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Exclusive'In Islam, peace is a virtue to be earned without exception'

Top Sudan cleric: There is no general Islamic opposition to salaam with Israel

After Sudan’s leading scholars ruled against normalization, their peer Abdel-Rahman Hassan Hamed assessed that Islamic principles are more flexible, and wrote a fatwa backing ties

Raphael Ahren is the diplomatic correspondent at The Times of Israel.

Sudanese cleric Sheikh Abdel-Rahman Hassan Hamed issuing a fatwa in support of normalization with Israel (video screenshot)
Sudanese cleric Sheikh Abdel-Rahman Hassan Hamed issuing a fatwa in support of normalization with Israel (video screenshot)

Last month, amid reports that Sudan could soon normalize relations with Israel, the northeast African Arab country’s leading governmental agency in charge of interpreting Islamic law issued a fatwa, or religious ruling, saying ties with the Jewish state remain forbidden.

But in good Talmudic tradition, a senior cleric from a rival group of Islamic scholars thought his colleagues were mistaken and issued a fatwa arguing the exact opposite.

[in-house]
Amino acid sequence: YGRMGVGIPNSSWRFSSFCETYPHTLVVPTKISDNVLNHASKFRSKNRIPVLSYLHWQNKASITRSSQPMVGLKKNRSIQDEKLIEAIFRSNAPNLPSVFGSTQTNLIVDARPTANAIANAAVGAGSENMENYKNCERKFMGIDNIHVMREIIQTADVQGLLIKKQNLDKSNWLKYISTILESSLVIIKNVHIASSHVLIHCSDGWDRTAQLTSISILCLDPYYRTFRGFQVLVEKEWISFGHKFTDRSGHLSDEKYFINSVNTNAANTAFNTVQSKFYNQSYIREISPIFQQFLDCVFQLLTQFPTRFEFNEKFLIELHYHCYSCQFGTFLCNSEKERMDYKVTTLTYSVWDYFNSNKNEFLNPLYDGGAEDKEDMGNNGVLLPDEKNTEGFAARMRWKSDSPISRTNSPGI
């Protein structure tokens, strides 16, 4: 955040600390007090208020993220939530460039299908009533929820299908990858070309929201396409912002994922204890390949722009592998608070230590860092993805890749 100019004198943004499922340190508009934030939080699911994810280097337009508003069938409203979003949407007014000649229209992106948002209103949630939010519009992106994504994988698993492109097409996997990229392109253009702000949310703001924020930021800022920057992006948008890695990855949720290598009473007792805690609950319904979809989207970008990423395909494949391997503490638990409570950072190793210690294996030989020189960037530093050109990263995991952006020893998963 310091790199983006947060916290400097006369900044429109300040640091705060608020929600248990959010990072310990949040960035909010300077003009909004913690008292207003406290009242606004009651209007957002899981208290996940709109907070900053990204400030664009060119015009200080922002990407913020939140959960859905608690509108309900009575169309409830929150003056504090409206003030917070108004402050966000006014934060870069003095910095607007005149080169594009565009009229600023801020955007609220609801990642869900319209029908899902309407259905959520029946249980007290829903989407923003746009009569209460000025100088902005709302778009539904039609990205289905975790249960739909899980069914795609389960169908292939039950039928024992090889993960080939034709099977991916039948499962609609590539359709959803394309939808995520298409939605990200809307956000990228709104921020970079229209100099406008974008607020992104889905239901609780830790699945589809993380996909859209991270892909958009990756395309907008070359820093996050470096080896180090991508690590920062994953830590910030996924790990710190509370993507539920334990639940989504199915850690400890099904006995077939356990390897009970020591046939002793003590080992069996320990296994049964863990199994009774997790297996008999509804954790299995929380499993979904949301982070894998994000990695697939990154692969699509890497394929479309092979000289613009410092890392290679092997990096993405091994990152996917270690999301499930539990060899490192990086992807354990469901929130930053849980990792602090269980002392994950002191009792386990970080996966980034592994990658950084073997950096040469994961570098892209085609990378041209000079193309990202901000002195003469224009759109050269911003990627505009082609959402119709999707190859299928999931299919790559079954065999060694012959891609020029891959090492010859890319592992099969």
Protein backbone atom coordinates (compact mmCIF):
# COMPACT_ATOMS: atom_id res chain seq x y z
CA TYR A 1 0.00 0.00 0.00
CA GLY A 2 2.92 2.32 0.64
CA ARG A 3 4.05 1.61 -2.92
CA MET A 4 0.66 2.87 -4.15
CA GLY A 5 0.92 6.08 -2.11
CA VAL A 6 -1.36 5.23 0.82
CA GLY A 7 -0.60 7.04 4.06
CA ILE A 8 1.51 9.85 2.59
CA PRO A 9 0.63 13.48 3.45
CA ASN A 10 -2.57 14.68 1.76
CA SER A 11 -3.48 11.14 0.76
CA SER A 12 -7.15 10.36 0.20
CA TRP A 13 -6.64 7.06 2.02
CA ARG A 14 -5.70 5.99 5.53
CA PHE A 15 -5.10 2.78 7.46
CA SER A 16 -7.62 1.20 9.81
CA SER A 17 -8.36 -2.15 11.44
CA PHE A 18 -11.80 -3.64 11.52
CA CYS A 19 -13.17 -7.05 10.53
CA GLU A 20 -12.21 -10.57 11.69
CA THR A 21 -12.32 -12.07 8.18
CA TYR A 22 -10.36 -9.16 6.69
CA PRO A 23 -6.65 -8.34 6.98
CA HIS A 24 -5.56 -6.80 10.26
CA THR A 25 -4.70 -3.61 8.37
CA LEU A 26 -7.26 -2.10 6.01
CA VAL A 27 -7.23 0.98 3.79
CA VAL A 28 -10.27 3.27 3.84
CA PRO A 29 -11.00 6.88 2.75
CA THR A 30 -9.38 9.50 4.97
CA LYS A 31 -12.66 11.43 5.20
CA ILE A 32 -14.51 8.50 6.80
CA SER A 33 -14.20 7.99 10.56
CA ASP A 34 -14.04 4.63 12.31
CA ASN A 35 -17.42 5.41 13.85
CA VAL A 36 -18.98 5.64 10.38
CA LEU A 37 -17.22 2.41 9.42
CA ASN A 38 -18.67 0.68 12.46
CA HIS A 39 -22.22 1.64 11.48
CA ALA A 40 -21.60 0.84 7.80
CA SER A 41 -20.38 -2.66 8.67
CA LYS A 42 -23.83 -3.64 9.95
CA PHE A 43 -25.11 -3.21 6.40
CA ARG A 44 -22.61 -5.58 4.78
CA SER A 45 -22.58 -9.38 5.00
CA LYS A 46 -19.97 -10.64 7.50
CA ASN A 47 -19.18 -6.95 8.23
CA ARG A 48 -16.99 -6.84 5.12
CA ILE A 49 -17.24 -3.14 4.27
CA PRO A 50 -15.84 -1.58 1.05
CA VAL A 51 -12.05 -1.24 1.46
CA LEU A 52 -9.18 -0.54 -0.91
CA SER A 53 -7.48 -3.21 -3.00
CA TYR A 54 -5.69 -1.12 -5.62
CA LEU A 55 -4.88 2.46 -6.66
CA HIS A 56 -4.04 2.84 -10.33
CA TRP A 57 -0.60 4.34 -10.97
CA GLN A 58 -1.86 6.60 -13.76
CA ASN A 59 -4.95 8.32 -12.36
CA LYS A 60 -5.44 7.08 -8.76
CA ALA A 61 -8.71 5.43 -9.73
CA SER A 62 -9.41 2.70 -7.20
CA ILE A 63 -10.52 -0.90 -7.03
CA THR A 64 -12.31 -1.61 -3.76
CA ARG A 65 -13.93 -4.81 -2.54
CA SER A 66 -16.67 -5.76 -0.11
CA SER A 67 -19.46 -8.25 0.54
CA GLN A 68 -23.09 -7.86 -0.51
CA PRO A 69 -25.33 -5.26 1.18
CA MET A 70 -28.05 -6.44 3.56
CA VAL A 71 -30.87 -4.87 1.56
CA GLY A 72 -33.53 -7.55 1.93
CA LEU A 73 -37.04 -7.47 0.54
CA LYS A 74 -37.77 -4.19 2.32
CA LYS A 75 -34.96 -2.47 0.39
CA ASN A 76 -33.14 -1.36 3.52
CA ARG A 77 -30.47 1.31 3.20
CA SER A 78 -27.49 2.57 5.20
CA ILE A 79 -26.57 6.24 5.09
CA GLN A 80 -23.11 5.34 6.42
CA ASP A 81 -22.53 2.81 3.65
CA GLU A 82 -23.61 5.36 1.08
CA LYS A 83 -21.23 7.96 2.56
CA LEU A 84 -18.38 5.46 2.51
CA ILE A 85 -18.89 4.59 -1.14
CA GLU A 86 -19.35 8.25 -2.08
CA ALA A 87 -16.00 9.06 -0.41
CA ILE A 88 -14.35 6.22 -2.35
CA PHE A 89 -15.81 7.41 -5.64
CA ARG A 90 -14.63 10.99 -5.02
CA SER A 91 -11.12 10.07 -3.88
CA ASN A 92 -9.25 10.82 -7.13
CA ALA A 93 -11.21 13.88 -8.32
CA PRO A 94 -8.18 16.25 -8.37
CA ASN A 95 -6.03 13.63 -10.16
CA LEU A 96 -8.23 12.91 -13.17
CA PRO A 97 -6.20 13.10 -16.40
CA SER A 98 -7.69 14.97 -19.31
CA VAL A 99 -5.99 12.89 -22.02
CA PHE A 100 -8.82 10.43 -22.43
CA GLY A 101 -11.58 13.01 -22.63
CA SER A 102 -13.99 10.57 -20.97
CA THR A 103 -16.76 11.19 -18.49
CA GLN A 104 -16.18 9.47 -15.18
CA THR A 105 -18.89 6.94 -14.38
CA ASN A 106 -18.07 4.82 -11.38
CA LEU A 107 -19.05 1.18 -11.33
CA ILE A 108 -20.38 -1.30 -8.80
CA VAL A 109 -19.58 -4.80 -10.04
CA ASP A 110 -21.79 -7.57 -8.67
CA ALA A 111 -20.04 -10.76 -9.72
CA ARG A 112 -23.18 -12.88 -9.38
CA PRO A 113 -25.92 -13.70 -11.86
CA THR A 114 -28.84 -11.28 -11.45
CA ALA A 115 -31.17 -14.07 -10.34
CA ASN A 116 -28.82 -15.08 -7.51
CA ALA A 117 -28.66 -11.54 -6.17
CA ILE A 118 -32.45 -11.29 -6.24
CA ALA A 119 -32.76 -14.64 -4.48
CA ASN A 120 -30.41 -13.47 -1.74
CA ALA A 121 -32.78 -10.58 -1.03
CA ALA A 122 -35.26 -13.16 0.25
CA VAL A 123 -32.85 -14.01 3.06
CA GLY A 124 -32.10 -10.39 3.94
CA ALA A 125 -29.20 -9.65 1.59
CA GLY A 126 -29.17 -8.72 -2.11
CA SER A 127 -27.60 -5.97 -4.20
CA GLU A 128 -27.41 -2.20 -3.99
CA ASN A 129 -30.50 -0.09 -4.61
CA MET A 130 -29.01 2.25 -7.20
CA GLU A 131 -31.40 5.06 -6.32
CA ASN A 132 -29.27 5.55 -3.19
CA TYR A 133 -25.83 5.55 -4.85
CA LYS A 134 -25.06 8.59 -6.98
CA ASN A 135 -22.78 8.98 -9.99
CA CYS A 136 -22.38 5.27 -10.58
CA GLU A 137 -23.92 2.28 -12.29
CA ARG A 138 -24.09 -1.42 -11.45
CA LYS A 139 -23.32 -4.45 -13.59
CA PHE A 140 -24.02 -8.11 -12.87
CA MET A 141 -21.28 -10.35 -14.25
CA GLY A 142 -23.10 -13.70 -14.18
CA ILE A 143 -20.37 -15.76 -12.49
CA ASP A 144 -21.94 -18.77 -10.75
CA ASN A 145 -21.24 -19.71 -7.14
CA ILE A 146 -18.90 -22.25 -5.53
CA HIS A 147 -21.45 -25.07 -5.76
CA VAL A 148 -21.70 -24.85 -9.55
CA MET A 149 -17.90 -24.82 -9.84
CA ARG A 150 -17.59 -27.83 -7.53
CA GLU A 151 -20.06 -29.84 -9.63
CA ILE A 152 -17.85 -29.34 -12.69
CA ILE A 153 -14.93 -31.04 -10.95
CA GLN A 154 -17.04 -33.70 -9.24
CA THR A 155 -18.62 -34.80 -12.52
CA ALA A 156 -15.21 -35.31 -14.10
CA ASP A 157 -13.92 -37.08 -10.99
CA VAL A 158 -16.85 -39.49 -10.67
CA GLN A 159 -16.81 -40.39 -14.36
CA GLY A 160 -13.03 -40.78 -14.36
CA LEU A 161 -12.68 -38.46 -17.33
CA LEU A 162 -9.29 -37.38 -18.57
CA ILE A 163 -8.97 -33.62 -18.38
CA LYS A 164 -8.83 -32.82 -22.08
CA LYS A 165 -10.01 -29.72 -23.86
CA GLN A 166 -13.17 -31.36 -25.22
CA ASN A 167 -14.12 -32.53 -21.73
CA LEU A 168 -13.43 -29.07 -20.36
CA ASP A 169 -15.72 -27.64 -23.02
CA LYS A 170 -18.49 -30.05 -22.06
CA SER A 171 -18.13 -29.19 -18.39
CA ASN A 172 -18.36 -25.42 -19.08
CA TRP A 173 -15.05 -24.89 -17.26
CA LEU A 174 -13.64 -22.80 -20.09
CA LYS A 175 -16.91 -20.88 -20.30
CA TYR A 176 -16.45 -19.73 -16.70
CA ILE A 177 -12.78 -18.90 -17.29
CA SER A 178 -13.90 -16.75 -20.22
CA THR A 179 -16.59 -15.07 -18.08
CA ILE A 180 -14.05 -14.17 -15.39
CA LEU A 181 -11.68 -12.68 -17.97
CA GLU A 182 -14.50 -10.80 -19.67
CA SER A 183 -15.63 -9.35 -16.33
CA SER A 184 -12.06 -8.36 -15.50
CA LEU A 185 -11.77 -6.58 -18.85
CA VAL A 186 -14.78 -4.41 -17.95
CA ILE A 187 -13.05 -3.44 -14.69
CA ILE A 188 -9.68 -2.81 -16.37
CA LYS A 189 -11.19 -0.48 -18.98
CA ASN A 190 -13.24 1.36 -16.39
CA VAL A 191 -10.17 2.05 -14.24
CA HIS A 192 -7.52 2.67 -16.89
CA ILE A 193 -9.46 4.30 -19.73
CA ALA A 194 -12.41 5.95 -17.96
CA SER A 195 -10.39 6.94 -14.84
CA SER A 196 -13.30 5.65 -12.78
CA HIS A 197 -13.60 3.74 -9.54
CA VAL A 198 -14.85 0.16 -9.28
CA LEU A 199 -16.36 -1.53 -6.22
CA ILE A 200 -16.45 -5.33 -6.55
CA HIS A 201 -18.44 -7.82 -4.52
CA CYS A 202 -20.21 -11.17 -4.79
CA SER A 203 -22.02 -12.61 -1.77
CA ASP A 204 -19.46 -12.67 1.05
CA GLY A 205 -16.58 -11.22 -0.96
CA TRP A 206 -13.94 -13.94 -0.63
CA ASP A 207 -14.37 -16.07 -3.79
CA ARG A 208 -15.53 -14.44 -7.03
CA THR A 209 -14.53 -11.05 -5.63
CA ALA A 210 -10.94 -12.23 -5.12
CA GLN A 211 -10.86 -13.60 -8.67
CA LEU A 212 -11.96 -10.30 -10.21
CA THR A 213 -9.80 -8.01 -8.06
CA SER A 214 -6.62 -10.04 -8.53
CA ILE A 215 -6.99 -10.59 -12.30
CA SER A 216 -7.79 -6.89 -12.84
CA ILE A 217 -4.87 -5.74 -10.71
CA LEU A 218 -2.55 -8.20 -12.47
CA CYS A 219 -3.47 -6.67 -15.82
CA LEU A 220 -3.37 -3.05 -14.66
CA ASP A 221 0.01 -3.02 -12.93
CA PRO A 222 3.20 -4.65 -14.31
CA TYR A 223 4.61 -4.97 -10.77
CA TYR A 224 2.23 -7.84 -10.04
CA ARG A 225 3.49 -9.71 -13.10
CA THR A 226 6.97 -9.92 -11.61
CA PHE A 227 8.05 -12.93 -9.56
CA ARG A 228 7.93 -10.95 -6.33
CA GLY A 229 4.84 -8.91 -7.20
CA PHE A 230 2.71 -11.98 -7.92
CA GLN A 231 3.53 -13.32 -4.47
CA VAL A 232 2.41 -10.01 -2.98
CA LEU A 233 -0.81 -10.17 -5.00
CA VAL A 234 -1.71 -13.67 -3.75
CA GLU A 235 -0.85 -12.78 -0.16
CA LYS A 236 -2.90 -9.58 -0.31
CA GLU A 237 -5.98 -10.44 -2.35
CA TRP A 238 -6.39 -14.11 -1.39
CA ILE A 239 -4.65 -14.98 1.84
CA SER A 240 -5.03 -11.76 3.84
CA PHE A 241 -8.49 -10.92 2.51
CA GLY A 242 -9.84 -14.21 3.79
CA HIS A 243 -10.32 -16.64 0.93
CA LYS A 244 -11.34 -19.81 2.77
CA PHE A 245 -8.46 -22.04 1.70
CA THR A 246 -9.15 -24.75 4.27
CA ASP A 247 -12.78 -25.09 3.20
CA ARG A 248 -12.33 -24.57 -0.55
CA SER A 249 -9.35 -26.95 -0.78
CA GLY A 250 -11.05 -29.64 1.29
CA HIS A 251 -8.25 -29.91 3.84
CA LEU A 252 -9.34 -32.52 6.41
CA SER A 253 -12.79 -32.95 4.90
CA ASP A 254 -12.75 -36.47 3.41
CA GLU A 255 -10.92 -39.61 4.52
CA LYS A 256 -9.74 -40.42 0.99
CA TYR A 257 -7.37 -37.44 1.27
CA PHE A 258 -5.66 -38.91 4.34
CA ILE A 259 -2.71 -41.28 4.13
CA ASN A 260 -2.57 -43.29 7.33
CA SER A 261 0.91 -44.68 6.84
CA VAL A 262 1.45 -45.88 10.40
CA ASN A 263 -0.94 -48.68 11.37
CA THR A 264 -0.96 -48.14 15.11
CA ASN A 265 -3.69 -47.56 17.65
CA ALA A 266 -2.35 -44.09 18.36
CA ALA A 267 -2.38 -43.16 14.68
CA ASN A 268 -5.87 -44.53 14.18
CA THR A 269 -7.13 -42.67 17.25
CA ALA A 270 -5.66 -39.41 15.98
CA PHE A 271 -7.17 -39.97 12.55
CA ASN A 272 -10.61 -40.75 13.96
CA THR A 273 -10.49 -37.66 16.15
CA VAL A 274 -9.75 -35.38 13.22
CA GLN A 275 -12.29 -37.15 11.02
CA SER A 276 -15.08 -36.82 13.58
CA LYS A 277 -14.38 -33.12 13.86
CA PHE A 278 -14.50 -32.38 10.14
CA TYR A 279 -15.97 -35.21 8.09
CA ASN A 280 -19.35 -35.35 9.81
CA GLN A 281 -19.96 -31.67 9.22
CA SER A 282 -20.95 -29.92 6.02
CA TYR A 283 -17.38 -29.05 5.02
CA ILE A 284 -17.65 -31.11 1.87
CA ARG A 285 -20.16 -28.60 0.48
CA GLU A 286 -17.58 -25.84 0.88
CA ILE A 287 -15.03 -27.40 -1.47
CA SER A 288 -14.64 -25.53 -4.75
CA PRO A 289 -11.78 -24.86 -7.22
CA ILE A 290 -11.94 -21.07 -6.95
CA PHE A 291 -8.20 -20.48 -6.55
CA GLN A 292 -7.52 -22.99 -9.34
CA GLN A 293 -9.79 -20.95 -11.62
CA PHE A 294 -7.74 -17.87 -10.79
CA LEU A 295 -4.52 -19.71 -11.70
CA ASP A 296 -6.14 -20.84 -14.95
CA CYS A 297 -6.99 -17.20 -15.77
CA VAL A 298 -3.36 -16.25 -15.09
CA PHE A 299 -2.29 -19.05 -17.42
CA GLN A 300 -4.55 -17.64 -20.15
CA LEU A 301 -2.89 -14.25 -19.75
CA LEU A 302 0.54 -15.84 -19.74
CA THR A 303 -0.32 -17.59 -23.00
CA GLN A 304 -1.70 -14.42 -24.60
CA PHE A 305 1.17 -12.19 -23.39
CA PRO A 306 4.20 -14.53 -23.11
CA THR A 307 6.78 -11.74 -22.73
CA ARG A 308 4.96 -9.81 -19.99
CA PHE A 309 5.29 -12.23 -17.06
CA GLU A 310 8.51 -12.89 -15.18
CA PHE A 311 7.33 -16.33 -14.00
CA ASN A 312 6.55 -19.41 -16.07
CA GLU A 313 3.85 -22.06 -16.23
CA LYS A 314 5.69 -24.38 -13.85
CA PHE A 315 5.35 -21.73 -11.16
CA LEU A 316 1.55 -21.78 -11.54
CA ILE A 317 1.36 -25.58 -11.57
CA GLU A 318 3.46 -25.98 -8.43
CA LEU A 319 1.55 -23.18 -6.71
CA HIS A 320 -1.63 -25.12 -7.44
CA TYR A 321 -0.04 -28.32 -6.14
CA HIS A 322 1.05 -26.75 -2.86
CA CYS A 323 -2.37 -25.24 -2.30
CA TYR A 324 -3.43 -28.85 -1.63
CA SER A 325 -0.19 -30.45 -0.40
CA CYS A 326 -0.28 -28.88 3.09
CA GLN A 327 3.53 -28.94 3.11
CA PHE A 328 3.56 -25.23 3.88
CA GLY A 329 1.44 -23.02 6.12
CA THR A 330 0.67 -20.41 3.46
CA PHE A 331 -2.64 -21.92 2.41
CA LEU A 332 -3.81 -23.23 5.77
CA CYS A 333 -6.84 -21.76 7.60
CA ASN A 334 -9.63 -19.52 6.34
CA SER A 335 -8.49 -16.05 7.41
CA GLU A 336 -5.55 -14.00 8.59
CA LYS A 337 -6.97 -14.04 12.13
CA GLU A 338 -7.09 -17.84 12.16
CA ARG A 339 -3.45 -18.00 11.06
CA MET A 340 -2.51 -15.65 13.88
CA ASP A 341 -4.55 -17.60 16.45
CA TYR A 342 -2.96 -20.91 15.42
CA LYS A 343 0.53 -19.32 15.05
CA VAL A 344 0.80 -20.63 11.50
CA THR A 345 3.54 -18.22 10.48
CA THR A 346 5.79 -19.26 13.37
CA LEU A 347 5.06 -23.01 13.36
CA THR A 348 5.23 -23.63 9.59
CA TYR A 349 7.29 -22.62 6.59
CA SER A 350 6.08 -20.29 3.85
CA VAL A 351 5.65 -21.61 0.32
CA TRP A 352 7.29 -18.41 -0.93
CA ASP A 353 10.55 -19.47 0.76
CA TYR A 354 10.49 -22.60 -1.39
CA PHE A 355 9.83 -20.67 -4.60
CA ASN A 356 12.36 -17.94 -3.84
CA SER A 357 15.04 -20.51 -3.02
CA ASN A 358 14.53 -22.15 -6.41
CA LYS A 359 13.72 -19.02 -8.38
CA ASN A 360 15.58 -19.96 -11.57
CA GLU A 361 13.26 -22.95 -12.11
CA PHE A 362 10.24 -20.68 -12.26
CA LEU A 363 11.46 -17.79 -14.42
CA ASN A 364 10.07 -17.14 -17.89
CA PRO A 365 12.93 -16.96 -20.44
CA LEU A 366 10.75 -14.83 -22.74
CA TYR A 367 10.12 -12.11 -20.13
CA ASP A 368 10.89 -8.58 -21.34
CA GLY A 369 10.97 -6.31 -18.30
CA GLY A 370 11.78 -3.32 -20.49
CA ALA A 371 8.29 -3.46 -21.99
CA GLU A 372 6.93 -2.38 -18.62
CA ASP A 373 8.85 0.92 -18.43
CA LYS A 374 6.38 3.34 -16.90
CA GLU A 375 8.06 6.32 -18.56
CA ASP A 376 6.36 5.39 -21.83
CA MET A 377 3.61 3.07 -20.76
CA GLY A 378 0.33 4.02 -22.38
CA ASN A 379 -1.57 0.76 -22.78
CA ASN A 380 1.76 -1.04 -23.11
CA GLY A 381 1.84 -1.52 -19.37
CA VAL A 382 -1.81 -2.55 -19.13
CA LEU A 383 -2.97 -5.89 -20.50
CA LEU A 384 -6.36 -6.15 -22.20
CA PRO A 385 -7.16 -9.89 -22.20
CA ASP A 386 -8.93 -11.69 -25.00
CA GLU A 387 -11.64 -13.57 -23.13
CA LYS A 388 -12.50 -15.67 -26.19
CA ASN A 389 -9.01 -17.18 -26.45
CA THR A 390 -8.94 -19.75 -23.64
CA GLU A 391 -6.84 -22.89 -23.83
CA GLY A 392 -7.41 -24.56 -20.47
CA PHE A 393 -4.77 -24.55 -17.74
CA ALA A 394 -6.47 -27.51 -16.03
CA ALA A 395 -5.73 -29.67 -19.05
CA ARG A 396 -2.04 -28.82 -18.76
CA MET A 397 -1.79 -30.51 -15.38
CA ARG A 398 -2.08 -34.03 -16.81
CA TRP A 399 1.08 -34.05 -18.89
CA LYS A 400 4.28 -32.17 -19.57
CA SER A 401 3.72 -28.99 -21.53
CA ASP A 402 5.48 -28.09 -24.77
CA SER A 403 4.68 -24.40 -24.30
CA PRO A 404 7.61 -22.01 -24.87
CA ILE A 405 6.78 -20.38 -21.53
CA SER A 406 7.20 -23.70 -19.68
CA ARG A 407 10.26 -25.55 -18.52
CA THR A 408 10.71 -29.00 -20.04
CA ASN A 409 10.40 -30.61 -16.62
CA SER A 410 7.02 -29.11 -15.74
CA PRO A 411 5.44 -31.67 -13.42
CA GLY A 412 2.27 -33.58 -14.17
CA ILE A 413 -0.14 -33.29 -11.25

“They issued their fatwa. I found it to be problematic and not in keeping with Islamic principles, which are more flexible in nature. And so I thought to issue a fatwa that does reflect this flexibility that is inherent in Islamic principle,” Sheikh Abdel-Rahman Hassan Hamed told The Times of Israeli in a recent exclusive phone interview.

“It is an effort to issue a fatwa on the basis of present realities,” he said of his religious ruling, issued earlier this month. “When circumstances change, it is the responsibility of the mufti to look at the situation as it is, and to evaluate it without any preconception — to face reality. That is what we did.”

Hamed, who heads the Sudan Scholars Organization’s fatwa department, said that Islamic law doesn’t know the modern political concept of “normalization.”

“From an Islamic standpoint, the terms that are relevant are sulh [treaty or armistice] and salaam [peace],” he said, speaking in Arabic through an interpreter.

“As a general principle, from an Islamic standpoint, there is no opposition to sulh or salaam with Israel. On the contrary, sulh and salaam are virtues that are to be earned, without exception.”

On Monday, a breakthrough in US-brokered effort to get Khartoum to normalize relations with Jerusalem seemed closer than ever, as US President Donald Trump announced that he would remove Sudan from the the US terrorism list. His move, announced on Twitter, appears to presage a forthcoming deal in which Sudan would agree to establish diplomatic ties with Israel in exchange for massive financial aid.

Whether or not to normalize ties with Israel has been a matter of vehement debate within Sudan’s transitional government, with its military wing, headed by Abdel Fattah Abdelrahman al-Burhan, said in favor but Prime Minister Abdalla Hamdok opposed.